Q: So, basically you applied software and created a hardware unit to assess the quality of seed by a setup of hardware and AI that will enable farmers and seed companies to decide the price of seed. What exactly is the technology you apply?

A:  There is a sample size that is already decided by the government authorities. This sample size, usually one-tenth of the produce, is subjected to tests. There are standards defined. Based on these standards, a lot is taken. And seeds from this lot are dropped into the machine. There is a conveyor system in the machine which takes the seed through the imaging section, which is the most complex section because multi-spectrum elimination is applied over there. I use one of our IPs over there. Well, I have expertise in this domain as I have worked in the field of the LED industry for more than 12 years. So, I know how light and its various spectra behave, how it can be eliminated. Once the conveyor system takes the seed through the light chamber, the imaging centres capture and deliver the various parameters of the seed. Therefore, the genetic variety of the seed can be identified. To identify, let’s say one lot of seed may take almost 10 hours of time and in this time thousands of seeds can be evaluated. So, three months’ time frame is cut down to a time frame of a few hours.

Q:  What are the crops for which seed quality is being assessed with this machine?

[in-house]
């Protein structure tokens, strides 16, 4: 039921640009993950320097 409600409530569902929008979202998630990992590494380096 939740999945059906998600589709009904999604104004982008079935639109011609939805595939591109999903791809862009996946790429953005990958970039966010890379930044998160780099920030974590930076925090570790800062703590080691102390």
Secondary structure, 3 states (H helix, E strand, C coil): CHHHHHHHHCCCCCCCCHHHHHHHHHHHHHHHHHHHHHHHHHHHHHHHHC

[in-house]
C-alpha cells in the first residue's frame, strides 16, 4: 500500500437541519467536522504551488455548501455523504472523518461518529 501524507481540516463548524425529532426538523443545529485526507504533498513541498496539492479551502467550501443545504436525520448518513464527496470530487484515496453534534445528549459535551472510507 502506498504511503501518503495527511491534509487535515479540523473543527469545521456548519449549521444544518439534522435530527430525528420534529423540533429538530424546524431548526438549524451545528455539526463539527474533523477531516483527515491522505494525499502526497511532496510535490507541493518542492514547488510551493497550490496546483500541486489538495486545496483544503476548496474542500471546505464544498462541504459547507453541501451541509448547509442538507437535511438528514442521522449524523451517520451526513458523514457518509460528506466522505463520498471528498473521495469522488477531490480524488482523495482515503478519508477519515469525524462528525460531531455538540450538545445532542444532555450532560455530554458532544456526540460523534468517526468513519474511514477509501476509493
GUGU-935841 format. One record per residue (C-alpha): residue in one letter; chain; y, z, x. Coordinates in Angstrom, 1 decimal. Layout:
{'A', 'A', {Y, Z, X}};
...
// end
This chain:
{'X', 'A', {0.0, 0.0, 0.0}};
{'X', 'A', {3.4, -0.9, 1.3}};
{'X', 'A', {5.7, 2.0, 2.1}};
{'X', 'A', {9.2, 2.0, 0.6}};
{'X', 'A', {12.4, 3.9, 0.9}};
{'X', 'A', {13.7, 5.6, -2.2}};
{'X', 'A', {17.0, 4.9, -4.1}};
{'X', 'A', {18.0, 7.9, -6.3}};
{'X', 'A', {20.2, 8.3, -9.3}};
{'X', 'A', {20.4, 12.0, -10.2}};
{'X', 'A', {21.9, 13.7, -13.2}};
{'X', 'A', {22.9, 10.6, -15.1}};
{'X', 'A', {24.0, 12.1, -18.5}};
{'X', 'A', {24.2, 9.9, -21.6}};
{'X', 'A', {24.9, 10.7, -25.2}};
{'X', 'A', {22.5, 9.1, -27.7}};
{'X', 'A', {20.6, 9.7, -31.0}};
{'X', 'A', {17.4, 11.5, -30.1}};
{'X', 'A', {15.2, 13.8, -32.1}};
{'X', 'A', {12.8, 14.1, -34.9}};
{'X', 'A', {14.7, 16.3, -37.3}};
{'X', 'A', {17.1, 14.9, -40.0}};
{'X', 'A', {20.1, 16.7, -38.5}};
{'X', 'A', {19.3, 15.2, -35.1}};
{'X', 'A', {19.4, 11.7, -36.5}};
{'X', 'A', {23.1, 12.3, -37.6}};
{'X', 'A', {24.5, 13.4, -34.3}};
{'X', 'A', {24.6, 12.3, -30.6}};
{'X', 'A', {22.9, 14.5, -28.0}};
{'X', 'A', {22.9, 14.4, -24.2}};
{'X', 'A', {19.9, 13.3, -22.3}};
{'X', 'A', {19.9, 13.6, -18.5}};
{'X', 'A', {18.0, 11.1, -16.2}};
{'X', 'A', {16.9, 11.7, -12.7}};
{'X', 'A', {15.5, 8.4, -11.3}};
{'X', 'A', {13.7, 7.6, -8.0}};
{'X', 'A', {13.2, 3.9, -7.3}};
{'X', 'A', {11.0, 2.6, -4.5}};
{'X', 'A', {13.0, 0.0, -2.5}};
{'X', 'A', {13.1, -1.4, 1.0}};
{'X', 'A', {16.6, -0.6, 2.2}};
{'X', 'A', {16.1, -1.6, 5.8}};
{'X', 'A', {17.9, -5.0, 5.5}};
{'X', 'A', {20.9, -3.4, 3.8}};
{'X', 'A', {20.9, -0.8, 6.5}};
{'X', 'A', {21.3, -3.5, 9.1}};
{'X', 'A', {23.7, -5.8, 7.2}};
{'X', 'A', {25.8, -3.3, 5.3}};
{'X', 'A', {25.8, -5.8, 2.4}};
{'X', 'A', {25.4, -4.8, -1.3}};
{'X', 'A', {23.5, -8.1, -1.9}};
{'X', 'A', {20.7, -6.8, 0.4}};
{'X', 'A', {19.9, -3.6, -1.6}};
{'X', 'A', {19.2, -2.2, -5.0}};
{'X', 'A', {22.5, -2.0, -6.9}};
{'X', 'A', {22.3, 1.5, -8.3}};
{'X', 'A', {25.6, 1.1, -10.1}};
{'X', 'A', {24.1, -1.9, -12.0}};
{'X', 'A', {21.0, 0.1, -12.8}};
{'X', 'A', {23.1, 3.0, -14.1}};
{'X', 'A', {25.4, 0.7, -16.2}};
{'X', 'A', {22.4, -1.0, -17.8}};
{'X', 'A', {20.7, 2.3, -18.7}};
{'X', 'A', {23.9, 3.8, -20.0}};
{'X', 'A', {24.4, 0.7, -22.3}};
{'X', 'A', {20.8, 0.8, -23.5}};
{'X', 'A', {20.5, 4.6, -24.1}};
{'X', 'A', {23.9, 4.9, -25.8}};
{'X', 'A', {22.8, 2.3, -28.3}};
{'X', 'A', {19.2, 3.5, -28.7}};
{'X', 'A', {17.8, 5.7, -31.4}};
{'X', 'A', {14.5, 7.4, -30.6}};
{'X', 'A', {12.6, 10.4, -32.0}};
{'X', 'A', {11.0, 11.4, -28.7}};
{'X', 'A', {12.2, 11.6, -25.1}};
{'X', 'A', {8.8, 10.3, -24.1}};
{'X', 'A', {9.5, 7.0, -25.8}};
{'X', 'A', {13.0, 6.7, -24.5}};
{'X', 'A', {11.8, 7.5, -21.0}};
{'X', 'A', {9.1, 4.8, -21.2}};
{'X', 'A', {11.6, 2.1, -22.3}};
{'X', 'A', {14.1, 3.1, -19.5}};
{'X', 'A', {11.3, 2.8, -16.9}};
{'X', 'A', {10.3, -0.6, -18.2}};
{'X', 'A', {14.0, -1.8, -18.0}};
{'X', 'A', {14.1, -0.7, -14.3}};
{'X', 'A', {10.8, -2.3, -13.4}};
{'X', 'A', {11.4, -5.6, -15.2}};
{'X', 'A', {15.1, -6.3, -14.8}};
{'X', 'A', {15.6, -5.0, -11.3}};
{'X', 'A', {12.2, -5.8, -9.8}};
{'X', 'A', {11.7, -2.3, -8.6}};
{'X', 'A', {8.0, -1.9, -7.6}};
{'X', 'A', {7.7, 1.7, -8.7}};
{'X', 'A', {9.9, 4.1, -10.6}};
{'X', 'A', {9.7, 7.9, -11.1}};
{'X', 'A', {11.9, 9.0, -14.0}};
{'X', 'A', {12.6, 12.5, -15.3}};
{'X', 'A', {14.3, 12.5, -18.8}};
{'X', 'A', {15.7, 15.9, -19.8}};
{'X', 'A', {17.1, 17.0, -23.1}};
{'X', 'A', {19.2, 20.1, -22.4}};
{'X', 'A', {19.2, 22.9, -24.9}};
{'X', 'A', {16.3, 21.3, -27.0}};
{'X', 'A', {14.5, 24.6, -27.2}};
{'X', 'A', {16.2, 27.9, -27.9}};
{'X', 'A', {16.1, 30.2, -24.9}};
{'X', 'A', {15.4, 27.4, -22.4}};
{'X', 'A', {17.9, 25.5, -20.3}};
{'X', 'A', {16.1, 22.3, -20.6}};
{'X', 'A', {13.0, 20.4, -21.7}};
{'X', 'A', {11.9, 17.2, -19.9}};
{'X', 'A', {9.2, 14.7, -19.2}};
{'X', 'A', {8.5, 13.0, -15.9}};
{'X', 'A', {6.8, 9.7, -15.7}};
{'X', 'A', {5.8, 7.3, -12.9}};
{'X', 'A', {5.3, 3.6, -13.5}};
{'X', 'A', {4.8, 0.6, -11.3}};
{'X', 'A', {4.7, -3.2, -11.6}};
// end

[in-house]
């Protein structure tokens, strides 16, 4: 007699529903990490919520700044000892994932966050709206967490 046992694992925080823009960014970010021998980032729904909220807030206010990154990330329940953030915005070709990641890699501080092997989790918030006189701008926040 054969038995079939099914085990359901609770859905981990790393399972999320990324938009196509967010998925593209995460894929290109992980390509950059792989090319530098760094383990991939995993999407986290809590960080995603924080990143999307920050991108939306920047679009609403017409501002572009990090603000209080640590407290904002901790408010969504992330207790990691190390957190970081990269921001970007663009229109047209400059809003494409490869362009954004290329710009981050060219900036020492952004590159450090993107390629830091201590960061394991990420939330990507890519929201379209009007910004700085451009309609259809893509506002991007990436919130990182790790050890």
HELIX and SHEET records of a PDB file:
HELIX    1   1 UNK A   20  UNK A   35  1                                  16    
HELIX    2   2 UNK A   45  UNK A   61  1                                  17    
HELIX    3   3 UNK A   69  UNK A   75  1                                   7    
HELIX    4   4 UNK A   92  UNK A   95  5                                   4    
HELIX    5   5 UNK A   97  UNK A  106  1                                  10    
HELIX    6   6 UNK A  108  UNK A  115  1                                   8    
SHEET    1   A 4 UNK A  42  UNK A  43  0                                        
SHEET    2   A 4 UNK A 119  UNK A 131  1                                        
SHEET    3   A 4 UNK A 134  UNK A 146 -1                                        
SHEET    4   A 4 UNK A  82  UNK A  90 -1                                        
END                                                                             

A: India is the largest producer of cotton seeds. That’s the first type of seed assessed by us. Secondly paddy. Then there is chilli and similarly, we have identified 12 seeds. The one for watermelon is almost completed and machines for three more types of seeds will soon be released. We try to figure out which seeds have more demand and are produced more and try to go for those seeds.

Q:  When did you launch your first product? For which seed?

 A:  The product which I launched first supported three seeds. It was launched in March. By December this year, our pipeline has 12 varieties of seeds.

Q:  Who are your clients in this field?

A:   Seed-producing companies are our major clients and then there are government agencies which are procuring seeds through farmers. Also, there are grow houses, managed by dealer and distributor kind of networks.

Q:  Can you disclose the names of the companies and the government agencies which have a tie-up with you?